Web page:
At least one small group of Crossbills has been active around Croxton Heath over recent days, their chirpy calls expressed like a group of overexcited children on their first independent outing. I seem to catch up with them most mornings and they provide a new backdrop to my early morning walks. Their loud, metallic-sounding calls are a welcome addition to a soundscape that is much diminished with the approach of winter (the wistful Robin and ever present Wren my usual companions).
The presence of these robust little birds owes everything to the dark plantations of pine and, in particular, spruce, upon whose seeds the birds depend. The changing fortunes of the Crossbill within Norfolk owe much to the establishment and subsequent maturing of these conifers, an increase in feeding opportunities and nesting habitat. The primary source of these birds, however, is the great tract of boreal forest that stretches across Scandinavia and east towards the Pacific. This great forest supports the Crossbill populations from which our far smaller population is derived and, in many years, supplemented.
Crossbill populations are so dependent upon the conifer seeds that they will quickly vacate large areas within which seed supplies have been exhausted. This results in large-scale irruptive movements, the birds tending to move in early summer once they have finished breeding. Breeding itself normally takes place incredibly early in the year, during late winter to be precise, and there are even old Norfolk records of incubating females seen with fresh snowfall around them. Such early breeding means that some pairs will be egg-laying in the latter half of December. The irruptive nature of Scandinavia populations brings new arrivals into Norfolk in numbers that can vary dramatically from one year to the next. These birds can turn up in unusual situations – we once caught one in a reedbed – but ultimately they supplement our key breeding populations in Thetford Forest, in the woods around Sandringham and along the Holt to Cromer ridge. Breeding was first documented within Breckland in 1815, when a nest was taken at Livermere, and is certainly considered an annual occurrence now. As well as winter breeding records, there are occasional records of birds breeding in late summer, some of which may include youngsters breeding in the same year in which they were born.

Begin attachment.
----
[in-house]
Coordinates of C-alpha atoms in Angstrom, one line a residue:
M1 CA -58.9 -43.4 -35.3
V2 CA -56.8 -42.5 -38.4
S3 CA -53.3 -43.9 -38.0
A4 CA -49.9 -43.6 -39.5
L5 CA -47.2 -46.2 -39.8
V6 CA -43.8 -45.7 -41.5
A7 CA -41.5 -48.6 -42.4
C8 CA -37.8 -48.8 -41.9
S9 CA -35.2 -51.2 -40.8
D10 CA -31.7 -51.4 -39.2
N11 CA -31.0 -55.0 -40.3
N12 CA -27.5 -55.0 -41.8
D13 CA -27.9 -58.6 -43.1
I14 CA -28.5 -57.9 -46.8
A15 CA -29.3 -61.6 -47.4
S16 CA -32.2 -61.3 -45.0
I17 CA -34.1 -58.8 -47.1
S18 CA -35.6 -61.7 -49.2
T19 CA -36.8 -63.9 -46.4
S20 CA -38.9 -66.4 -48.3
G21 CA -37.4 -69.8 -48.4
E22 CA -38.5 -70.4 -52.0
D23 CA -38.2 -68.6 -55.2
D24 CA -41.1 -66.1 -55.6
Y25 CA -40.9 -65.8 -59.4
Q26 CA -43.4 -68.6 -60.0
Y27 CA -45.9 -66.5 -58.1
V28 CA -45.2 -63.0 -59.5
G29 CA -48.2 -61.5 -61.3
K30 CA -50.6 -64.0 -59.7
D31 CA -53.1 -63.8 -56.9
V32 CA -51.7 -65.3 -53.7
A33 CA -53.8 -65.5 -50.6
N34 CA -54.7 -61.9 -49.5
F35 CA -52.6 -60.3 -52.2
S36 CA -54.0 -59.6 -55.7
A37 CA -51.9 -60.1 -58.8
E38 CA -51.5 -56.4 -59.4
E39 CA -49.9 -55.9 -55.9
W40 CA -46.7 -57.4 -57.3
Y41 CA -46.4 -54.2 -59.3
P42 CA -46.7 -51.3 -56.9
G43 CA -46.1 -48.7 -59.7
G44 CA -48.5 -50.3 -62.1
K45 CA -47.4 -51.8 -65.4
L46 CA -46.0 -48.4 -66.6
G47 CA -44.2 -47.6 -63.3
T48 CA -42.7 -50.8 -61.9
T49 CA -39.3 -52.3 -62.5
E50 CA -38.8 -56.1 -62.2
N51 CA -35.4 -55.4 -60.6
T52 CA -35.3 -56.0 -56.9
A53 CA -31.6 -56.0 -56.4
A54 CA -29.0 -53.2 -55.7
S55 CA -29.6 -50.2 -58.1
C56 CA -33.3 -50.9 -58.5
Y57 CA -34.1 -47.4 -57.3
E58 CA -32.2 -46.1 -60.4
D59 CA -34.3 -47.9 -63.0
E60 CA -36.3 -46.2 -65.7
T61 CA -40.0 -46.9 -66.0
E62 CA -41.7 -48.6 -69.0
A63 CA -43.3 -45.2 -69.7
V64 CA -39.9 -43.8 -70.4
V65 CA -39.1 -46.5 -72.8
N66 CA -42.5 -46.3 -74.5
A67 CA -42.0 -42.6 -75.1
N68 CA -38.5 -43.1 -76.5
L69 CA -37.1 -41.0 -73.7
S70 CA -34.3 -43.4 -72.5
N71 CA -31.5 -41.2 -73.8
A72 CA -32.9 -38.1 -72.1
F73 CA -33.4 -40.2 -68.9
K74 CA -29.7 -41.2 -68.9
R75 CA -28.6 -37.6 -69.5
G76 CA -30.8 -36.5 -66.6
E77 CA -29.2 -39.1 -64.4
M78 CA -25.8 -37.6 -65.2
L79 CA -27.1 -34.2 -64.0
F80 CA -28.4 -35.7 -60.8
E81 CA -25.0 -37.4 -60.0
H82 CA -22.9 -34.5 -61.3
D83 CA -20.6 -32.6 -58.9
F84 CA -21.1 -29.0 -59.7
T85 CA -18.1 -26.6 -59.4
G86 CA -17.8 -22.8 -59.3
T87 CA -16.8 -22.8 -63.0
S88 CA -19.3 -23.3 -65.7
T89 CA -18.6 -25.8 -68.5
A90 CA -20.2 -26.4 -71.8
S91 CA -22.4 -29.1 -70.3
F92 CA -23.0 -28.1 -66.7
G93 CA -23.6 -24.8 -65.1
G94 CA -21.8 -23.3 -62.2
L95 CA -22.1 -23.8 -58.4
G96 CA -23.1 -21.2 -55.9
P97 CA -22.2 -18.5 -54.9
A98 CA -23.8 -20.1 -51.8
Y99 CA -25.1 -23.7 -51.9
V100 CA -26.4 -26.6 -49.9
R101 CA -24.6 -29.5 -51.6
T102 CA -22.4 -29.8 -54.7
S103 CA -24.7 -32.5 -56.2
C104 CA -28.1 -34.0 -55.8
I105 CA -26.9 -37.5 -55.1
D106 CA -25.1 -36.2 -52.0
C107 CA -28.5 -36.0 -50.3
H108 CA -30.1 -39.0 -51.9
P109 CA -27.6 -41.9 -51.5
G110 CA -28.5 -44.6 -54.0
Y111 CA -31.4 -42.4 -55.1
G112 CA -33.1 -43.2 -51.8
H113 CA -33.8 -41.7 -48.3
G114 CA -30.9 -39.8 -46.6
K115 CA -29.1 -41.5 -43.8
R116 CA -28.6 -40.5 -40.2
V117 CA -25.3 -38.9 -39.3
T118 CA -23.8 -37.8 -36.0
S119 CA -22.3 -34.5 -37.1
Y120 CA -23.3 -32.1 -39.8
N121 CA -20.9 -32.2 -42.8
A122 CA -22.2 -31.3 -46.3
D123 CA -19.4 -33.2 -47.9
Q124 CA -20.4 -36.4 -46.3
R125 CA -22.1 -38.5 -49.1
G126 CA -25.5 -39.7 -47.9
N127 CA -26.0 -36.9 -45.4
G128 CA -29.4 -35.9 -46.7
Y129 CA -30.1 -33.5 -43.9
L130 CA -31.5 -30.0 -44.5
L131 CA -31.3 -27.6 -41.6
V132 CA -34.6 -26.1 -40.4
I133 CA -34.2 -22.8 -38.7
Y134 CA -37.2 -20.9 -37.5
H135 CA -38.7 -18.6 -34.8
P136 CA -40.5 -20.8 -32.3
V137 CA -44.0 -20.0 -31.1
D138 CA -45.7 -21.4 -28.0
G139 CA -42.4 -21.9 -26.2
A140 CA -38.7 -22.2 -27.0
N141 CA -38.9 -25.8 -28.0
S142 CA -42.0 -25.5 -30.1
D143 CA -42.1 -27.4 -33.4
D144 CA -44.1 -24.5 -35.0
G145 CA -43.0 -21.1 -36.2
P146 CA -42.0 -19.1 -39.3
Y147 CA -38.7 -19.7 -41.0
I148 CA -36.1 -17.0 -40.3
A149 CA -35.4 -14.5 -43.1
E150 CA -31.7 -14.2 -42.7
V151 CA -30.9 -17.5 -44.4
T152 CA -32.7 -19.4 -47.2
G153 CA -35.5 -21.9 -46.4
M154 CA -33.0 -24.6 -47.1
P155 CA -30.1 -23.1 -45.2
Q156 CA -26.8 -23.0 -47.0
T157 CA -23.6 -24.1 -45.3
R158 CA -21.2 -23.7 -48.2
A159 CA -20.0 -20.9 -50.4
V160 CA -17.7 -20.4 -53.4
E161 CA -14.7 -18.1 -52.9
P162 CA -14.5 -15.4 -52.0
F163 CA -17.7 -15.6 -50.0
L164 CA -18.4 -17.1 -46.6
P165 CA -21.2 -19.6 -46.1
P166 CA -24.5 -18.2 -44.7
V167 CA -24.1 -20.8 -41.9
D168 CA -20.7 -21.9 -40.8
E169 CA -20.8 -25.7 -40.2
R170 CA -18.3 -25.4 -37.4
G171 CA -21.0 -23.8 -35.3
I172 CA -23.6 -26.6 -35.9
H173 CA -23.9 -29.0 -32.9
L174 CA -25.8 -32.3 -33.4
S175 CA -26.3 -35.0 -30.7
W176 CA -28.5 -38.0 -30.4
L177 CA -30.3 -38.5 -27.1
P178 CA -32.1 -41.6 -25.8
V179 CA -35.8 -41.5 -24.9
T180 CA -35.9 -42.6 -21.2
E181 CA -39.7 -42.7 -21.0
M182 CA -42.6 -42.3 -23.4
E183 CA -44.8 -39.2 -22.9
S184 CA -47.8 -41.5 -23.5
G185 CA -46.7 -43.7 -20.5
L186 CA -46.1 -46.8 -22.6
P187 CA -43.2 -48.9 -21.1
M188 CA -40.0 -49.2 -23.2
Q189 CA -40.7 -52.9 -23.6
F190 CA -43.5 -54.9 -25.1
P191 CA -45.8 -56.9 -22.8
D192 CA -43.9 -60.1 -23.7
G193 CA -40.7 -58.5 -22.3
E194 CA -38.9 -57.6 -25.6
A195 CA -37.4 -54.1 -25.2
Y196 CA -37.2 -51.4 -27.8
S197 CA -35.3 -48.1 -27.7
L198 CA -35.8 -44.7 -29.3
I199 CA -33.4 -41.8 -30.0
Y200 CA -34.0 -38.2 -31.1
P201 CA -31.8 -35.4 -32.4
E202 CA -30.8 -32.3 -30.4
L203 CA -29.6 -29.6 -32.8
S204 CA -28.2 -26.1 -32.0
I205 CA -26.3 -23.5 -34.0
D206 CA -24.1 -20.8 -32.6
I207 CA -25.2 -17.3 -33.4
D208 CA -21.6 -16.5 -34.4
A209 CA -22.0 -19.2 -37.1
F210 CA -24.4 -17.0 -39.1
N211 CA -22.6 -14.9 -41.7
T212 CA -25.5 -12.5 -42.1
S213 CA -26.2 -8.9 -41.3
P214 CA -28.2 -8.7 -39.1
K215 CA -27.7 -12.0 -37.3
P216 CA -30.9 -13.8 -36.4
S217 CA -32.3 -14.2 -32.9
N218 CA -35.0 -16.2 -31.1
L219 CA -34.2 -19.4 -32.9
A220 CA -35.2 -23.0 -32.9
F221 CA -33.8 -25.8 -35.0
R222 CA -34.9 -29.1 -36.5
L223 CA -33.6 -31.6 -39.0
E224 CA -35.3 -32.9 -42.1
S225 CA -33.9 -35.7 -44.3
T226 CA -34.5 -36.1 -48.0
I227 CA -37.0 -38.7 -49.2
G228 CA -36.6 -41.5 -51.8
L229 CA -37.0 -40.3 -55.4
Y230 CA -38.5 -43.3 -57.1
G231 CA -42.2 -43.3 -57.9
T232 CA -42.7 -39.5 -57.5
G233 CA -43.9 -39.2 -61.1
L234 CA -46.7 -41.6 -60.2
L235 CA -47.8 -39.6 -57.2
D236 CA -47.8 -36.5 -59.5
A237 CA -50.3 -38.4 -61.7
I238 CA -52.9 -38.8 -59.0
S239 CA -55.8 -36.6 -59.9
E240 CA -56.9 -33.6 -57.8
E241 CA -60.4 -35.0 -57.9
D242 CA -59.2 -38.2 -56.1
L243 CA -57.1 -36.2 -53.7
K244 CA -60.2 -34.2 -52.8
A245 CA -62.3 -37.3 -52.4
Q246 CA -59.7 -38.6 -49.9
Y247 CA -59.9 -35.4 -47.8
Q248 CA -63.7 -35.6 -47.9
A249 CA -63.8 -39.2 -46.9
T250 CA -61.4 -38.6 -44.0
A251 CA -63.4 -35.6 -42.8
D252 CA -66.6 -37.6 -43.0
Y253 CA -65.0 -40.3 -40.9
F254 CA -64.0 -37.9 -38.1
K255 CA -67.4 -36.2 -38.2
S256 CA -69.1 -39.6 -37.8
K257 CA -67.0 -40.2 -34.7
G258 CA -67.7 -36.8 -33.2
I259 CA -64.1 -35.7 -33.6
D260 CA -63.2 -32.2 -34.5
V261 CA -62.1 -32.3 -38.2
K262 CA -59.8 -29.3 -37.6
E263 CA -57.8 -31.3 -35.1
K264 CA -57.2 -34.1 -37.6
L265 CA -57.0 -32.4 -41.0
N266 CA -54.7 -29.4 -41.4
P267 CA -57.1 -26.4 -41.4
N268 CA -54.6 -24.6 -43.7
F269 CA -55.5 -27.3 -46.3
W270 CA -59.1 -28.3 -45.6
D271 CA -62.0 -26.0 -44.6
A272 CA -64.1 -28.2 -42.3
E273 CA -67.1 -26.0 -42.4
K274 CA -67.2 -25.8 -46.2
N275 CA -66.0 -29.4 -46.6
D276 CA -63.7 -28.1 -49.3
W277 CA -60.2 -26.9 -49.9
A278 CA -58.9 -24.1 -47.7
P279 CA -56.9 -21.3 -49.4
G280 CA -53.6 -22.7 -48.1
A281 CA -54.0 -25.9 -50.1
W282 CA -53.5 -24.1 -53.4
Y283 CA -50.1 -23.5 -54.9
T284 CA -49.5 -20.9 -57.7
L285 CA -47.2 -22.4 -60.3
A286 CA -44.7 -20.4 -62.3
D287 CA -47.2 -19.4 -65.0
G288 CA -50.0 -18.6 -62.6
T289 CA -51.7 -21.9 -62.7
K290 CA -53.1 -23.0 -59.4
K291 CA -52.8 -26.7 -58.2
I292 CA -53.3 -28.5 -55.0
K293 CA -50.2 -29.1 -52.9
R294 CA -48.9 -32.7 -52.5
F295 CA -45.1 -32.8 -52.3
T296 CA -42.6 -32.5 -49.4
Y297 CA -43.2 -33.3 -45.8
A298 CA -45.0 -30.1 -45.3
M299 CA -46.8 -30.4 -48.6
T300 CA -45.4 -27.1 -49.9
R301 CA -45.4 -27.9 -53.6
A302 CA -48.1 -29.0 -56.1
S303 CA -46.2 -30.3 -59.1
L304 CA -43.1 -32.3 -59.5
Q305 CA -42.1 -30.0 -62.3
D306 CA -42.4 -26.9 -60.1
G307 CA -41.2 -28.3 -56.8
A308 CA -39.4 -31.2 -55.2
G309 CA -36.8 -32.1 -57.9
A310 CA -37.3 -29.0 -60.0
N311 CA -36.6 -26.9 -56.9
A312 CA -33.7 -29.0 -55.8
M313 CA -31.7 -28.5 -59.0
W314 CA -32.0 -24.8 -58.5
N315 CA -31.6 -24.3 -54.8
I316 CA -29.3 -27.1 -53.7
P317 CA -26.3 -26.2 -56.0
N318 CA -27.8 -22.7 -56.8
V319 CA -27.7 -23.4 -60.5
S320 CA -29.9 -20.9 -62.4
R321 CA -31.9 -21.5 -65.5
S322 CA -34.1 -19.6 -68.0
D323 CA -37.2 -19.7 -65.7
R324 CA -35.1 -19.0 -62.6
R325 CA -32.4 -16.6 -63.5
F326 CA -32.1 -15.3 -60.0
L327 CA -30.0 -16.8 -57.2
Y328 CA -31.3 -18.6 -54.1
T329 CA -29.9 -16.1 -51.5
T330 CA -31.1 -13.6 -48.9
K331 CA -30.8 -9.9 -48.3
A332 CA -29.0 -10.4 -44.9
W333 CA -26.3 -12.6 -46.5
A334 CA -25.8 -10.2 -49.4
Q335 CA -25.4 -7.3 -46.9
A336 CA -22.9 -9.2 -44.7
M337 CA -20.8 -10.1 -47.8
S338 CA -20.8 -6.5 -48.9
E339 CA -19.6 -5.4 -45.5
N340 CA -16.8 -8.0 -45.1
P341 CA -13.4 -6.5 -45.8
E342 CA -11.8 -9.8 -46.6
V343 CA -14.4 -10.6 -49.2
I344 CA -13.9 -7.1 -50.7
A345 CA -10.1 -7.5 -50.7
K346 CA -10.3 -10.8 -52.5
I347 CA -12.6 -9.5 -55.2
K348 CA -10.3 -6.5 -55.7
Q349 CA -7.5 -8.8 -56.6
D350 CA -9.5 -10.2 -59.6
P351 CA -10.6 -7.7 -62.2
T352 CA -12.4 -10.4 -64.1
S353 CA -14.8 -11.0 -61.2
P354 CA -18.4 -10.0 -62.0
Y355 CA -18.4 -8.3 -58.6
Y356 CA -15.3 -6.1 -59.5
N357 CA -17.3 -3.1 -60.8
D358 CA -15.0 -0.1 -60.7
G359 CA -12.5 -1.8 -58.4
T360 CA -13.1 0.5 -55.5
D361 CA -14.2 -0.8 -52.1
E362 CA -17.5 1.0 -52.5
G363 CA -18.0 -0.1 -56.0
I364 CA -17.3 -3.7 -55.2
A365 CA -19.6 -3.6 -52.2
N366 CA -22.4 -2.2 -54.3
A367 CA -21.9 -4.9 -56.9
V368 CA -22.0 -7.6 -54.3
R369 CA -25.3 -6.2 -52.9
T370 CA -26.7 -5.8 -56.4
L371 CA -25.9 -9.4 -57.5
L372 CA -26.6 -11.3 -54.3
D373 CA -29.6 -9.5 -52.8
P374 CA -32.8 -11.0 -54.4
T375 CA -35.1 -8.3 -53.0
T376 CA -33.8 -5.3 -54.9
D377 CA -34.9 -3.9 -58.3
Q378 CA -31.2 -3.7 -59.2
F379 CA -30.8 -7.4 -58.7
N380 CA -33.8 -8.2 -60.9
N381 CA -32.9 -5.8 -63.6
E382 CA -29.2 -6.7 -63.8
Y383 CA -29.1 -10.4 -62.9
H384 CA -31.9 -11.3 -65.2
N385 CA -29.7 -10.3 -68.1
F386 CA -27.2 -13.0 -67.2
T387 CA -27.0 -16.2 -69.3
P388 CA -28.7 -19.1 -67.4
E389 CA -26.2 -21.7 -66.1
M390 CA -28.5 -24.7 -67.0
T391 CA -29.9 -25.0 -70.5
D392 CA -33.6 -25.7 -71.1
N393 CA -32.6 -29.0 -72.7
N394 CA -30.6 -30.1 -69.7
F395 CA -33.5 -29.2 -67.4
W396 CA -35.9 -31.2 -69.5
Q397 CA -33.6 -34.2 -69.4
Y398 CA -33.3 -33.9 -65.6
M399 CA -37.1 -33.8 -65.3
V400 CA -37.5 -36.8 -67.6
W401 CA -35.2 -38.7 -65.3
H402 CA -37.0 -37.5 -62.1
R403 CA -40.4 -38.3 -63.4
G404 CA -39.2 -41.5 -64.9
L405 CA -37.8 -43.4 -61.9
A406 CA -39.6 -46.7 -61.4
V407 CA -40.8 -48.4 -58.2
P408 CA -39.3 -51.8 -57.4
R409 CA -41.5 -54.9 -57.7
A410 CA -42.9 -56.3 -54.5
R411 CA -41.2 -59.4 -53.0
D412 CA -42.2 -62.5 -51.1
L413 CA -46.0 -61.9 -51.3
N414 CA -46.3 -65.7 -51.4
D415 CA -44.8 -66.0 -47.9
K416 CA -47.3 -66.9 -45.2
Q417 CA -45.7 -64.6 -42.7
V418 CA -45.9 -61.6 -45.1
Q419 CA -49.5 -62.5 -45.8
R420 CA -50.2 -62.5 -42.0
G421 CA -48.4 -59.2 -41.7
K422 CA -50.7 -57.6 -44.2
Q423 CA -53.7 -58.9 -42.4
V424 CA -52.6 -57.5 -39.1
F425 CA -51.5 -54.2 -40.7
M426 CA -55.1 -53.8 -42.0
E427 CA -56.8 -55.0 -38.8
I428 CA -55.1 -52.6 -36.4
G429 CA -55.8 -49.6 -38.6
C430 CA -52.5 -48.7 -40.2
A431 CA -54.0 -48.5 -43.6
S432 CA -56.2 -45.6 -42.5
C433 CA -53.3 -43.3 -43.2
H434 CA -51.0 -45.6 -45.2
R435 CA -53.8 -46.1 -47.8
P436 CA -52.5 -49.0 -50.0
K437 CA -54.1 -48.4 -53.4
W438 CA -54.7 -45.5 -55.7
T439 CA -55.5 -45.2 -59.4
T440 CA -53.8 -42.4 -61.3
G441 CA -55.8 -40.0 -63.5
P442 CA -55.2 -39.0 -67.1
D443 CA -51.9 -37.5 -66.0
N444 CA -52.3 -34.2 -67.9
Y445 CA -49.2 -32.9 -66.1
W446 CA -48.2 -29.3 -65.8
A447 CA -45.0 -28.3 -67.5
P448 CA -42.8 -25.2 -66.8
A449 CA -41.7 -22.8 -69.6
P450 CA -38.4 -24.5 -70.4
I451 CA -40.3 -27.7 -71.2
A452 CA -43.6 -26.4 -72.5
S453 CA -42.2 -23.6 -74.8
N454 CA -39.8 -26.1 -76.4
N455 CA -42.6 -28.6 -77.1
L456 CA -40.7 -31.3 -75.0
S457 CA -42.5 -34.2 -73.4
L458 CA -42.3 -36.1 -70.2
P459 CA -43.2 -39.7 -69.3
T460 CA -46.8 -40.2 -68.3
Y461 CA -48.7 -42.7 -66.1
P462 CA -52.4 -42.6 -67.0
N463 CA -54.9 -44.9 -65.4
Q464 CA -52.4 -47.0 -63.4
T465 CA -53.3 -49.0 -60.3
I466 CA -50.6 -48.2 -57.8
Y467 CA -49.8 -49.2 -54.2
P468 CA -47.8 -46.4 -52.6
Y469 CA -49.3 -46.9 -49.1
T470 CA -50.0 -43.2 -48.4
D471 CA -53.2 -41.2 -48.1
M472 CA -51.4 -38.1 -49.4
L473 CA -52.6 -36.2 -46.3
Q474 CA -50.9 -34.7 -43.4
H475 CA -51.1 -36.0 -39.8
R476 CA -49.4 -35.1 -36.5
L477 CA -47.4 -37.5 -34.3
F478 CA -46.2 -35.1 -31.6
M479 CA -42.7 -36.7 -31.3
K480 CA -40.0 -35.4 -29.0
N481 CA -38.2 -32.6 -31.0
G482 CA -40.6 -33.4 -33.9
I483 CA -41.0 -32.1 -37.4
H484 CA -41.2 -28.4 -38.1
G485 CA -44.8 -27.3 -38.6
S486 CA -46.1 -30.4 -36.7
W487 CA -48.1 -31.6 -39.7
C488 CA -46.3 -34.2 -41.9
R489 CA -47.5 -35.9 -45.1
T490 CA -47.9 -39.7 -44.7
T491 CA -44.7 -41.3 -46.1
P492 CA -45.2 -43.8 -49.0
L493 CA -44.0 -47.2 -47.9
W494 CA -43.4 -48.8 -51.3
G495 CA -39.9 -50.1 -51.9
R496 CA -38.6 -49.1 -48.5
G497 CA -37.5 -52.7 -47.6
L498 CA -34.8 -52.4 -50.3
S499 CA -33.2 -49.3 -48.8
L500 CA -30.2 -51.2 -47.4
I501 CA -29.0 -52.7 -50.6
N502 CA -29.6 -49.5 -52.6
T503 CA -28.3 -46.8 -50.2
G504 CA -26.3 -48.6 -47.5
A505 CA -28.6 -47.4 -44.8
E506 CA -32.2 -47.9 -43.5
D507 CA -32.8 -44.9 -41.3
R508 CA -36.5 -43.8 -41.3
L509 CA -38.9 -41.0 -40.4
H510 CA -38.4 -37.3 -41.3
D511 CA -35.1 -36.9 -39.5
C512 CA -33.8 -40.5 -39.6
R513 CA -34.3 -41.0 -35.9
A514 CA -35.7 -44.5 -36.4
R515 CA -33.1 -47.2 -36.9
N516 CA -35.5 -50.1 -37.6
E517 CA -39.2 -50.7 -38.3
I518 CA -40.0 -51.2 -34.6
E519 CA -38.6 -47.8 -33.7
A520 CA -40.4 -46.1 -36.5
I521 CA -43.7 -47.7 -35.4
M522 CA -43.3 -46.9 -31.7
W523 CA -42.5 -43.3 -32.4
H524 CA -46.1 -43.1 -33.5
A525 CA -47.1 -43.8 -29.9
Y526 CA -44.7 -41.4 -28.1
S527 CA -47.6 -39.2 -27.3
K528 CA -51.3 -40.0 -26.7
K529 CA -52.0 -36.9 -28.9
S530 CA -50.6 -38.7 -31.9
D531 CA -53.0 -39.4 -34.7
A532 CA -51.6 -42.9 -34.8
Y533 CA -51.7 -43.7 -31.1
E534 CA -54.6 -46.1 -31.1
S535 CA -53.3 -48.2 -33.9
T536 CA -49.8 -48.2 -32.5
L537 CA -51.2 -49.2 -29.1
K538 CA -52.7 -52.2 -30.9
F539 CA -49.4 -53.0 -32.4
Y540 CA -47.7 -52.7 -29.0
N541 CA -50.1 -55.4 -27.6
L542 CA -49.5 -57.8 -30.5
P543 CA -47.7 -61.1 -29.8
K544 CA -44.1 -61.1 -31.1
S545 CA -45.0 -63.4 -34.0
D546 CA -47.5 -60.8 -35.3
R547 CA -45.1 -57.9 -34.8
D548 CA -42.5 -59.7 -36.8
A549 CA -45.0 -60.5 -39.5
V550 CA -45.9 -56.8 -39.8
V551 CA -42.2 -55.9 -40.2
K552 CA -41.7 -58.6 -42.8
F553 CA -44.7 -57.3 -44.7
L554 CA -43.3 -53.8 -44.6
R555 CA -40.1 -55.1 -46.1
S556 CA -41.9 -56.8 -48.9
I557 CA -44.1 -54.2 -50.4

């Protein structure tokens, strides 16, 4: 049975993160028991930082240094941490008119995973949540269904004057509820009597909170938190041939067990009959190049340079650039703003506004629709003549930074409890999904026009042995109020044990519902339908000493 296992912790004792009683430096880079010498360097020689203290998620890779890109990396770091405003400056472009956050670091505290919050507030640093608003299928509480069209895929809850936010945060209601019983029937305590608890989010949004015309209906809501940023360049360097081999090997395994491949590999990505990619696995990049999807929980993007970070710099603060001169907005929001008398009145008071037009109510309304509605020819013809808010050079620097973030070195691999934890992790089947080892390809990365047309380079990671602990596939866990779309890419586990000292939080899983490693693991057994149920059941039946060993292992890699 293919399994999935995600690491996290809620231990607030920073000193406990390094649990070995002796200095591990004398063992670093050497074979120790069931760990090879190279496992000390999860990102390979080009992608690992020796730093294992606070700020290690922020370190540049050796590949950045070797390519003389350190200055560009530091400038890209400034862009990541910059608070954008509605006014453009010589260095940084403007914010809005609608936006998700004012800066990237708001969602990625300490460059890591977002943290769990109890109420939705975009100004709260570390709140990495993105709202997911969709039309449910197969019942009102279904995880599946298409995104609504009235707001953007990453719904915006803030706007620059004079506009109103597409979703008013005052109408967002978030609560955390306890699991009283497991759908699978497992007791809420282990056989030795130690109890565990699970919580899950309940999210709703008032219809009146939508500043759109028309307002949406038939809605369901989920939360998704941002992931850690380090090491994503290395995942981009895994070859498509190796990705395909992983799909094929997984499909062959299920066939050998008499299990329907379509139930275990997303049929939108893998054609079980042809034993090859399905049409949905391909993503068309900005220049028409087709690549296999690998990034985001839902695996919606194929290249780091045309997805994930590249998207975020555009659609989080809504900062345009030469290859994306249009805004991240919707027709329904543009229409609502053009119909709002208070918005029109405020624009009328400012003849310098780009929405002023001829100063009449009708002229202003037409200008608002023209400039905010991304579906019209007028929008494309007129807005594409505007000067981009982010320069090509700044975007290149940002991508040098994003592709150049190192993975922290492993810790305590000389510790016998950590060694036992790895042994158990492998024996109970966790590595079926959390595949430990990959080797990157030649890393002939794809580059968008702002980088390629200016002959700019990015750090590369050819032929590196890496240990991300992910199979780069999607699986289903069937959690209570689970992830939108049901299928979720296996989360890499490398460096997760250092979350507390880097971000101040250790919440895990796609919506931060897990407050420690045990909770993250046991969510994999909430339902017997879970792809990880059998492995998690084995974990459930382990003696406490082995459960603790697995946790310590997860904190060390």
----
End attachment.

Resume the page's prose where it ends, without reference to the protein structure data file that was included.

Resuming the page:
The future of our breeding Crossbills is dependent upon a number of different factors, including the form and age of our conifer plantations. Many of those within Breckland are currently at an ideal age but these will soon be felled and this will diminish the resources available to these delightful little birds. If we want to keep them then we need a good mix of trees of differing age.